With six hospitals across the U.S., Cincinnati-based Mercy Health has made the decision not to mandate vaccines. Noting that it hopes its employees will decide to get the vaccine on their own, the hospital released the following statement on Aug. 6th:
"Mercy Health strongly encourages associates to receive the COVID-19 vaccine. Our COVID-19 vaccine clinics are ongoing, and we continue to see interest in receiving the vaccine from our frontline associates. We continuously review local, state, and national guidelines regarding mandating vaccinations for associates, and we are currently in deliberations on this important issue. Each associate who works for Mercy Health is critical to supporting the needs of our patients and our communities. Now and always, our associates' health and safety remains our top priority as they care for our communities."
Other hospitals in Ohio that are currently not mandating the vaccine are University Hospitals and MetroHealth.
Chicago-based Northwestern Medicine is also currently opposed to forced vaccinations. The top-ranked hospital system, which reports more than 75 percent of its staff already vaccinated, has 11 hospitals across Illinois. According to Becker's, Chris King—the director of media relations and communications—said that the reaction to choosing not to mandate the experimental COVID-19 vaccines for its staff has been overwhelmingly positive. Mr. King added:
"For our unvaccinated employees, we are trying to get a better understanding of why they have not received the vaccine. Is there a medical reason or religious exemption? If those are not the reason, then we want to create an environment where we can provide information and learning opportunities to educate any employee that may have questions or concerns on being vaccinated."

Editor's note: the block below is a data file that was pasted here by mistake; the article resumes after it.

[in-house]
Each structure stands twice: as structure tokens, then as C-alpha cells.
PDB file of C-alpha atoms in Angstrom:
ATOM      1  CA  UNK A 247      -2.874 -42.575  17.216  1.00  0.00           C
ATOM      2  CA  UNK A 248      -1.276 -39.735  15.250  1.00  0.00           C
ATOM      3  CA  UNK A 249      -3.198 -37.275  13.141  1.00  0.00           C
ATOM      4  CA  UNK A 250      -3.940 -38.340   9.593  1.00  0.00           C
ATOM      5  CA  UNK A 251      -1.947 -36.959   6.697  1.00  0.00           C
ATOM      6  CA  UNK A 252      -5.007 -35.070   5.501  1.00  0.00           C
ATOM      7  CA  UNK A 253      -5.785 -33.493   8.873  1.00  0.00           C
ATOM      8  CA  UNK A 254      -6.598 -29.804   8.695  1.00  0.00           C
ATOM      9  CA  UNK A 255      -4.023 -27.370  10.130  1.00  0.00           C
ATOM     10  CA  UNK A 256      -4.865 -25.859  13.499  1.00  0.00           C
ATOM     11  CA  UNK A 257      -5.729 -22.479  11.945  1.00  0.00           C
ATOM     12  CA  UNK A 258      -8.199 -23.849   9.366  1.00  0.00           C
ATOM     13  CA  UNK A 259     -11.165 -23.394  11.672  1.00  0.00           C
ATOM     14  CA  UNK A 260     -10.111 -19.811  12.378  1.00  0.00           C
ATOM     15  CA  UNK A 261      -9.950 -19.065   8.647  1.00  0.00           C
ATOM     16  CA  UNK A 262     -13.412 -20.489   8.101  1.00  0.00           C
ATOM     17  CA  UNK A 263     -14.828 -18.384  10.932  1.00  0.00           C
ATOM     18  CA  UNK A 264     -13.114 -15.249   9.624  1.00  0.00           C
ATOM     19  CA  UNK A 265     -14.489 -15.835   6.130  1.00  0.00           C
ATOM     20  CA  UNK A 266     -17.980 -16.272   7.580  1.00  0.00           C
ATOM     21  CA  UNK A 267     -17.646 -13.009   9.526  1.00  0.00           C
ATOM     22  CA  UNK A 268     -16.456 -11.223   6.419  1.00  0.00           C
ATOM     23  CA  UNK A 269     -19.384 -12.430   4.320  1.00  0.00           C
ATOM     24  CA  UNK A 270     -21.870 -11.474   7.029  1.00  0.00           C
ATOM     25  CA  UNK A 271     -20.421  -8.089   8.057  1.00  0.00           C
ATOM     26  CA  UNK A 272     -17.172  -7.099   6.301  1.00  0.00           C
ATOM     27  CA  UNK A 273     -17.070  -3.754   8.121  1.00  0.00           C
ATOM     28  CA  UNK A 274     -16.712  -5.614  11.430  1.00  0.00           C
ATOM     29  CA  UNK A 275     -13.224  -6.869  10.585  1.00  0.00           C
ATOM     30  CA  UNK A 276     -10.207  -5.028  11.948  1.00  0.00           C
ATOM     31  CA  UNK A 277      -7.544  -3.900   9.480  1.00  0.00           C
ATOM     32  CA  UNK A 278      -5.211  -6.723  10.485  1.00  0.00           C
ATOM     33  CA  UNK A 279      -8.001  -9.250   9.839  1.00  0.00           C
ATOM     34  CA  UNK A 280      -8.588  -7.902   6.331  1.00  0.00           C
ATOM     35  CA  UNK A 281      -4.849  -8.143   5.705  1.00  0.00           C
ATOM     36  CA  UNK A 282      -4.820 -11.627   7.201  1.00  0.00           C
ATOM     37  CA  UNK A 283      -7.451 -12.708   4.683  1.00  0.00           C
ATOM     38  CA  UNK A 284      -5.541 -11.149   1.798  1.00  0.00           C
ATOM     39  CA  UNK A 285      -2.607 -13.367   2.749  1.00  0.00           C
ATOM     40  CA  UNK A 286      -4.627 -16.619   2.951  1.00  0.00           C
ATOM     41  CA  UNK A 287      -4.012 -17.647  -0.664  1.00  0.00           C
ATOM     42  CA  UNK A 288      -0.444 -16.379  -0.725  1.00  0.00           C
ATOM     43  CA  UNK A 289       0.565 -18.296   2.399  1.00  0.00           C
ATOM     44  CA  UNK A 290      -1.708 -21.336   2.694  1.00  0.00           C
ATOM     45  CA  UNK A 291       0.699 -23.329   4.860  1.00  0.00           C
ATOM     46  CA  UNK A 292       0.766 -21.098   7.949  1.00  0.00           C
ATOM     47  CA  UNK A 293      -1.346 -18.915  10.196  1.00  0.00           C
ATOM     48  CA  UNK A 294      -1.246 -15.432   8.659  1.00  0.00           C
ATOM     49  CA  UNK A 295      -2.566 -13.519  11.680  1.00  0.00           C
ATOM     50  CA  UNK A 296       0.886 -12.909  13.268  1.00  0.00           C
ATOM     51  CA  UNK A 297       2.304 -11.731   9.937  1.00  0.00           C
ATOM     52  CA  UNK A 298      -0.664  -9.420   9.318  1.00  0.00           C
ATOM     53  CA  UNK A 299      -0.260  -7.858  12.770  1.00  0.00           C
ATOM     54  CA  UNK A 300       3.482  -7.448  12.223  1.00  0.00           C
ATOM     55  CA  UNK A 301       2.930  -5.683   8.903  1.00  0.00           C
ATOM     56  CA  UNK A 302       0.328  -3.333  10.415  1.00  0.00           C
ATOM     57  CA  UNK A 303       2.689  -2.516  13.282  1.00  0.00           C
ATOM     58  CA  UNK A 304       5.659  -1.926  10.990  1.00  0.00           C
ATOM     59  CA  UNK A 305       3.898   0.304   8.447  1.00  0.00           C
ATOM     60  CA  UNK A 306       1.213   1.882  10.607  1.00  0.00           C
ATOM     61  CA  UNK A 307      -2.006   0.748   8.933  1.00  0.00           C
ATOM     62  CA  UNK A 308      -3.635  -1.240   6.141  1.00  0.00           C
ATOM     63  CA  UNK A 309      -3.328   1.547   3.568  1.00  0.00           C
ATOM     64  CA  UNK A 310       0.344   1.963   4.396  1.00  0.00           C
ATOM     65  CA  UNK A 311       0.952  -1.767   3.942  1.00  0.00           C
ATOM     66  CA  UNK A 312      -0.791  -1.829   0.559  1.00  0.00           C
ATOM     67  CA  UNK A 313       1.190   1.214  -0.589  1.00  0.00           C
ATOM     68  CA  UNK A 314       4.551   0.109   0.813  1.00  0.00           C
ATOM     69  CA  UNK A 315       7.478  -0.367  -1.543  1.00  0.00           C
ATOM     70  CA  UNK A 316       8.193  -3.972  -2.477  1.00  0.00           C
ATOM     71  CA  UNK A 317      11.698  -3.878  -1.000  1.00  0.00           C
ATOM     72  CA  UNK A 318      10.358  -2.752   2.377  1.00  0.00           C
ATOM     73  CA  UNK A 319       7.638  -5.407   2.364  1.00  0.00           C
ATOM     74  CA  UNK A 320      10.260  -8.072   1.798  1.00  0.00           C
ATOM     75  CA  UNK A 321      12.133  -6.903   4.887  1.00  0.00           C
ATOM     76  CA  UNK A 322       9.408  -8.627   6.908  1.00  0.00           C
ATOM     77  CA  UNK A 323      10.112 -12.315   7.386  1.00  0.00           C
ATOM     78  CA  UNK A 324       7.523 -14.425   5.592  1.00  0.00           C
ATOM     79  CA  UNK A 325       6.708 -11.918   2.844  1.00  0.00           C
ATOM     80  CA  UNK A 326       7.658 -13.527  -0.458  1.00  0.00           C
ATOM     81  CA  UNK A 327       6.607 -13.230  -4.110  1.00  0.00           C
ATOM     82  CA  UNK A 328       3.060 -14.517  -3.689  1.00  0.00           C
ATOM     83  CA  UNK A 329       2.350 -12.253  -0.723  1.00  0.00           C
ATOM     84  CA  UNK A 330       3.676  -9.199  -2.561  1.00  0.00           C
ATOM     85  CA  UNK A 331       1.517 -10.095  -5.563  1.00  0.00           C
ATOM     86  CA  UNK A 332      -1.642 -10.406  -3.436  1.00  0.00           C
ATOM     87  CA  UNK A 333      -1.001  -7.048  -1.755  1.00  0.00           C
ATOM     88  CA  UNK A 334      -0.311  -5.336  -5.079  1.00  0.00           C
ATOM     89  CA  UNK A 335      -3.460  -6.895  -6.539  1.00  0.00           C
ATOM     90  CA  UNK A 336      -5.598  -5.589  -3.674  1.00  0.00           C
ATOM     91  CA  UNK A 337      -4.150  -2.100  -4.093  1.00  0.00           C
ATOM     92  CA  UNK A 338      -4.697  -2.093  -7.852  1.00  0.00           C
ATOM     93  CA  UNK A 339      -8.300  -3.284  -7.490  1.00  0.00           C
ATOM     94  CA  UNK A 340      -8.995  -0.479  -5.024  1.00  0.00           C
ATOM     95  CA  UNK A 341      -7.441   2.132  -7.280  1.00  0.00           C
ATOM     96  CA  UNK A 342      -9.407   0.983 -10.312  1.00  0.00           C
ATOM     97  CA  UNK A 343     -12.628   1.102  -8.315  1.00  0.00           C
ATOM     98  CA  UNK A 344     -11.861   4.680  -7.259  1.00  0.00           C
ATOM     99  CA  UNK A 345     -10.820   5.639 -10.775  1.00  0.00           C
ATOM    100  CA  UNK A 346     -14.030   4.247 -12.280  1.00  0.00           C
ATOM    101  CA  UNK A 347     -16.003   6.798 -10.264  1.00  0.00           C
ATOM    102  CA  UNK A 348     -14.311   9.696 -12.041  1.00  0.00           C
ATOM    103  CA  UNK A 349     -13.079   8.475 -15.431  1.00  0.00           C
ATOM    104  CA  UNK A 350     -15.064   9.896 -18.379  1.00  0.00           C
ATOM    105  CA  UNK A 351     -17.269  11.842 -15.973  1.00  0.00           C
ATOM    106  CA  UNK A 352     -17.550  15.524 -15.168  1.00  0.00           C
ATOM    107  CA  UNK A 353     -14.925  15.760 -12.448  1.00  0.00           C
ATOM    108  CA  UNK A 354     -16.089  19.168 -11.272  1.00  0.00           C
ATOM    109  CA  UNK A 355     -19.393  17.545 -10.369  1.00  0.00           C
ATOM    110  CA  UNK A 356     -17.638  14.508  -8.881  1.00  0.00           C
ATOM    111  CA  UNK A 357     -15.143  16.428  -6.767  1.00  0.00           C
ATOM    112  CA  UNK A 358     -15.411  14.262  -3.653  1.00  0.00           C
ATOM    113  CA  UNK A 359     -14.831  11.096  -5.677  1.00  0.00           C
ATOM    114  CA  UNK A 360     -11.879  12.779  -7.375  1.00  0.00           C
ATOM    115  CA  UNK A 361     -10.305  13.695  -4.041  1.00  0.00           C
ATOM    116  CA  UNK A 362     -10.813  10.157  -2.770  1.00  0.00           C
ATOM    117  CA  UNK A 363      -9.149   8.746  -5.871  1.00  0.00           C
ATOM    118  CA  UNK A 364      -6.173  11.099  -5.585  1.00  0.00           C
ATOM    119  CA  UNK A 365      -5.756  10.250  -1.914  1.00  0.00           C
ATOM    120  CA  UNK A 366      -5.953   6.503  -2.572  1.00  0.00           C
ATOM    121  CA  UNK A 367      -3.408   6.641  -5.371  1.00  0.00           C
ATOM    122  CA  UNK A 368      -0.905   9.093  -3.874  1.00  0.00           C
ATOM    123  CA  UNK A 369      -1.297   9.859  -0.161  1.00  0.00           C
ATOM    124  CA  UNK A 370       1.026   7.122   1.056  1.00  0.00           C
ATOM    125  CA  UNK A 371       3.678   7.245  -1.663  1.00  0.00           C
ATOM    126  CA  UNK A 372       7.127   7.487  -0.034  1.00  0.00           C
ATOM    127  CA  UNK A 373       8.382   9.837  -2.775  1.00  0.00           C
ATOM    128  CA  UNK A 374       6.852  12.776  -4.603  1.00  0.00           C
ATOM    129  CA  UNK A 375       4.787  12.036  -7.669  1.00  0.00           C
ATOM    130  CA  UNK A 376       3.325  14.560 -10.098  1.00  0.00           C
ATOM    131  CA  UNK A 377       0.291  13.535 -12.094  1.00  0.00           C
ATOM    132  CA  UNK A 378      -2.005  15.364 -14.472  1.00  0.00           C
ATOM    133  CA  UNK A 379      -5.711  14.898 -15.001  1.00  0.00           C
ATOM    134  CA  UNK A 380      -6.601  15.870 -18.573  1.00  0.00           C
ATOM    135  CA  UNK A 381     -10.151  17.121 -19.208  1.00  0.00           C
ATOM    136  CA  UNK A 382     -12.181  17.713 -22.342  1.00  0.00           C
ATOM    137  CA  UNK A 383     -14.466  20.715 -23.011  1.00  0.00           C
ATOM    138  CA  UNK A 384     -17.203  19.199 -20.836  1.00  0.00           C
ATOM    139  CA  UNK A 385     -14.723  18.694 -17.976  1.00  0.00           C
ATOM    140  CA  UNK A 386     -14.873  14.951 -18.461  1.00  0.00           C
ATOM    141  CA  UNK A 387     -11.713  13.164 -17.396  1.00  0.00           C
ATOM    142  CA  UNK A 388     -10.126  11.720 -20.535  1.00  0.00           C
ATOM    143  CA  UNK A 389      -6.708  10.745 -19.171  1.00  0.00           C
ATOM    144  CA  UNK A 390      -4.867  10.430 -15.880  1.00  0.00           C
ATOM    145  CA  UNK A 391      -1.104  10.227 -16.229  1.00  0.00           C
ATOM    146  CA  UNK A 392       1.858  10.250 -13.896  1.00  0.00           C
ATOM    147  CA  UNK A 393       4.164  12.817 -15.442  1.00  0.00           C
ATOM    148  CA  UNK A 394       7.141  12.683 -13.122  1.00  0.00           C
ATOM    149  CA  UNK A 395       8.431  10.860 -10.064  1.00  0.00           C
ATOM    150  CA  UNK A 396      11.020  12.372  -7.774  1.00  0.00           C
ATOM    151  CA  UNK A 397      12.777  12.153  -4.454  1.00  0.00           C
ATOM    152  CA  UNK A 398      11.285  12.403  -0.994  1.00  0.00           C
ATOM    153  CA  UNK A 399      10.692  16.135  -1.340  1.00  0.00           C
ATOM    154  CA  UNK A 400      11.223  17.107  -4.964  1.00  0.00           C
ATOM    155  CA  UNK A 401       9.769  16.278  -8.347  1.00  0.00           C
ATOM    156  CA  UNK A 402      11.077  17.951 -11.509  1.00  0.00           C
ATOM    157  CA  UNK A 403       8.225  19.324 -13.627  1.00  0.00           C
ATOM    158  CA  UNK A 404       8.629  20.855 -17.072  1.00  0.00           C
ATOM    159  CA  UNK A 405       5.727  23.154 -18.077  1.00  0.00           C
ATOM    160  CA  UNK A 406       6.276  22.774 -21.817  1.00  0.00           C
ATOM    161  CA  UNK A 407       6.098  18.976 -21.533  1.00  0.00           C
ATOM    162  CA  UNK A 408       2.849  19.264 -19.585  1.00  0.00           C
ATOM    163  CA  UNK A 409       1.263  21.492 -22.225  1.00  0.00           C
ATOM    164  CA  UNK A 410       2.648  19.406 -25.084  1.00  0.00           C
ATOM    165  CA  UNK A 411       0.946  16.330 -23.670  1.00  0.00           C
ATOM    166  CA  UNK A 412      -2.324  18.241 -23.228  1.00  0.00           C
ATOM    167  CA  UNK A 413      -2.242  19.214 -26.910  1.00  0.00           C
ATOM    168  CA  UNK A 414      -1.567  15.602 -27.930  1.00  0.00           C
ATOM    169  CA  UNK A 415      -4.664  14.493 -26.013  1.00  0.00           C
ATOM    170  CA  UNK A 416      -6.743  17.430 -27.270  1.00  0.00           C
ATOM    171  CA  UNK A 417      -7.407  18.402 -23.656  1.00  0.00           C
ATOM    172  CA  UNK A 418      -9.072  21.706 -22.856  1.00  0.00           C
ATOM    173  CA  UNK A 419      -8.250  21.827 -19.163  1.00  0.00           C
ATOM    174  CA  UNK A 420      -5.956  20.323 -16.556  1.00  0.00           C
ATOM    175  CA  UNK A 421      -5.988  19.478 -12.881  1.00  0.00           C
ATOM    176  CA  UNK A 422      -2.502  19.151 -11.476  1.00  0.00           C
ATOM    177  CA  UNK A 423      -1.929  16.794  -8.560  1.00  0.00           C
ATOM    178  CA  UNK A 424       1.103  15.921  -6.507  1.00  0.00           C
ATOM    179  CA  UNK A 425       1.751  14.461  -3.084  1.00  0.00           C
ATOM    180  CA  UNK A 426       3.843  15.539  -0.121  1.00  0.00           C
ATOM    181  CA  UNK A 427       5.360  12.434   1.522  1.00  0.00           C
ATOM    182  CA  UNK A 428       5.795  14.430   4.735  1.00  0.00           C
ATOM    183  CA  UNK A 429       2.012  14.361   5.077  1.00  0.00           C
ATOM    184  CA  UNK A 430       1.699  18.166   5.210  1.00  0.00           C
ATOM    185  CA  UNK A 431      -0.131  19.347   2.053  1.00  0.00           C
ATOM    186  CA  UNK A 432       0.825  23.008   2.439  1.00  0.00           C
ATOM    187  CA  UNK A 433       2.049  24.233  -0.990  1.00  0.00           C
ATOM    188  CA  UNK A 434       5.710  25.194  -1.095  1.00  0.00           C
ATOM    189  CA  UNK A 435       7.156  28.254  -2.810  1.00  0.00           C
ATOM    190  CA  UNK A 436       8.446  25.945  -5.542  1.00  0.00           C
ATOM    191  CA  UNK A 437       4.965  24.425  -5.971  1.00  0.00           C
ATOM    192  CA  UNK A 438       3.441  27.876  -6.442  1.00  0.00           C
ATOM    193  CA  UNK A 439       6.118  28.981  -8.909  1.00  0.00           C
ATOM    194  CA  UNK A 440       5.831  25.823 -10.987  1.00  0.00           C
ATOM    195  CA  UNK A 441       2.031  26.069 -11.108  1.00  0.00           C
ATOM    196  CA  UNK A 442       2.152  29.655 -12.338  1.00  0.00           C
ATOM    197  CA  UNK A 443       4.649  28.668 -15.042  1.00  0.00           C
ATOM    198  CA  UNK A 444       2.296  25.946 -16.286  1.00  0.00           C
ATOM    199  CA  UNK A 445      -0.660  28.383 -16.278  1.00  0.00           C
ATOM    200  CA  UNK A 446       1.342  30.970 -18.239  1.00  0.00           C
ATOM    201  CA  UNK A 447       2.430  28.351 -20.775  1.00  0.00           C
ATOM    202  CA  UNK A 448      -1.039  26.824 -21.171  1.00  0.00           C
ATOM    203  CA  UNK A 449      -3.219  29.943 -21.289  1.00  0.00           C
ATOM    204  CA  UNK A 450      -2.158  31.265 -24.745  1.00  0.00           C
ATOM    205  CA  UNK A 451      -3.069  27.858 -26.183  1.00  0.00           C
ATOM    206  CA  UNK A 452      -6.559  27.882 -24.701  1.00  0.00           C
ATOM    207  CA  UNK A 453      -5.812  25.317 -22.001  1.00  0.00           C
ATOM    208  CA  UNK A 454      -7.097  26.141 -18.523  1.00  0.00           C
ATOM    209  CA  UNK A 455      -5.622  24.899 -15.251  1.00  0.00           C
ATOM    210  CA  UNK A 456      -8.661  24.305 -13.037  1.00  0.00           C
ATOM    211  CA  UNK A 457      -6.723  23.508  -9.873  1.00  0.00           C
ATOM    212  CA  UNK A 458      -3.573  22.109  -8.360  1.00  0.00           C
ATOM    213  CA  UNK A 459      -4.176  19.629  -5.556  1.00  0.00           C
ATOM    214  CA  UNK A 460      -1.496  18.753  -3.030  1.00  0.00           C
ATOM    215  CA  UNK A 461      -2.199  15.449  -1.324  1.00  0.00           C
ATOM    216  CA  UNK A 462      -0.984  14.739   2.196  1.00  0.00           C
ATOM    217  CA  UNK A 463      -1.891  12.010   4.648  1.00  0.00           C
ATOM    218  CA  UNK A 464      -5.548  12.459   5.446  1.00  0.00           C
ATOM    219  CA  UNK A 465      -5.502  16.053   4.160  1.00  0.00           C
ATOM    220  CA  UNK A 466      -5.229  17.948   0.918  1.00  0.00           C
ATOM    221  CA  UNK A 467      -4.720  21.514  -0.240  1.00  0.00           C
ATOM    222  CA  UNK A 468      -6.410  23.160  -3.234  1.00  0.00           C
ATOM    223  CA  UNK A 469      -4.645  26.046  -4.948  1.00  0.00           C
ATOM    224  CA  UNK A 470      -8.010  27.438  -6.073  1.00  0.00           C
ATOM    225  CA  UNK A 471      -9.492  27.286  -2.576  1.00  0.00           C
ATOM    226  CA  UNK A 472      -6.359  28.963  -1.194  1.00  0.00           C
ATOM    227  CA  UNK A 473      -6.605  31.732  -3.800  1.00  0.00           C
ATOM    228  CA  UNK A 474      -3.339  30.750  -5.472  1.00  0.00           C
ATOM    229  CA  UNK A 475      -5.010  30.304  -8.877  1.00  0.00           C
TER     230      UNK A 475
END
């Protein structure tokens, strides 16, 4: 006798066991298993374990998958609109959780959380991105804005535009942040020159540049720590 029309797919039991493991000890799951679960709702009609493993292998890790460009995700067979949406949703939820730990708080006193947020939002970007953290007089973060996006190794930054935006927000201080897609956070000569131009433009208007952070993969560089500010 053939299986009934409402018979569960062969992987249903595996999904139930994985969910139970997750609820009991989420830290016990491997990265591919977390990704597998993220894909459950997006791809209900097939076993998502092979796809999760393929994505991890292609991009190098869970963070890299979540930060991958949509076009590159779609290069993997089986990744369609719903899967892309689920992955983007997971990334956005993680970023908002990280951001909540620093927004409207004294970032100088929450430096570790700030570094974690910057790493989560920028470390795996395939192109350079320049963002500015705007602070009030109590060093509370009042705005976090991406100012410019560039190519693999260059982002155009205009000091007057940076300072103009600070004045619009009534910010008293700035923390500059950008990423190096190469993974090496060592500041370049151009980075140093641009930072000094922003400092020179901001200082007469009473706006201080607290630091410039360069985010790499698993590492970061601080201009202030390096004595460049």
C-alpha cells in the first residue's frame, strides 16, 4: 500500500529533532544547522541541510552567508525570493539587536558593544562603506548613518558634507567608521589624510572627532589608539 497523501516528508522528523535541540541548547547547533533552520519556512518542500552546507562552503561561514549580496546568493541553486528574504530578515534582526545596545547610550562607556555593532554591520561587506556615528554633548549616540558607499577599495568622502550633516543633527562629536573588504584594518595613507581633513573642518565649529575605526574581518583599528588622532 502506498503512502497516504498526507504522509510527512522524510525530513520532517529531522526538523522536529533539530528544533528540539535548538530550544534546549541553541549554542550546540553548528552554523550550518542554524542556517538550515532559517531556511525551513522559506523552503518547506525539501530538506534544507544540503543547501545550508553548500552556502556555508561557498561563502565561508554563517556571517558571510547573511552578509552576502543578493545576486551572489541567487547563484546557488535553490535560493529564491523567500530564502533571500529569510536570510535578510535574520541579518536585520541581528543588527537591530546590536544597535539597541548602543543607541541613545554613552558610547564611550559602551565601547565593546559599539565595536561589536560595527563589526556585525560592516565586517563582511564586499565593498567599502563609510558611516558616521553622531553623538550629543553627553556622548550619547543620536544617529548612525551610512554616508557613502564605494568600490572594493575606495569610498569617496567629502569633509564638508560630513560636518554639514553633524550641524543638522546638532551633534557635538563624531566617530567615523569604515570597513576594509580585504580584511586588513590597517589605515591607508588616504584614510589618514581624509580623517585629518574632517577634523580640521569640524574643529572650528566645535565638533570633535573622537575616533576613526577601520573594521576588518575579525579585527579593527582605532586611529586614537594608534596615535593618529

When pondering why healthcare workers would refuse the COVID-19 vaccine—why they would be willing to lose their job if it becomes mandatory—journalist Eric Starkman proclaims, "it makes me wonder what they possibly know that I don't." According to Starkman, "Common sense suggests to me these employees would be lining up to get jabbed, but that doesn't appear to be the case."
Indeed, it is not the case. UncoverDC has reported extensively on the controversial experimental COVID-19 "gene-therapy drug." WebMD reports that one in four hospital workers dealing directly with patients remains unvaccinated, and at the 50 largest hospitals, that number is one in three. Commenting that "groupthink is not a good thing in medicine," Starkman remarked:
If I knew one in three airplane manufacturing employees refused to fly on Boeing's 737 Max, I wouldn't go near the aircraft, regardless of it getting FDA certification. Forcing healthcare workers to accept medical treatments they feel are ill-advised sends a bad message. If healthcare workers aren't allowed to act on what they believe are their best medical interests, they are being conditioned to remain silent about patient treatments their experience and observation tells them are harmful."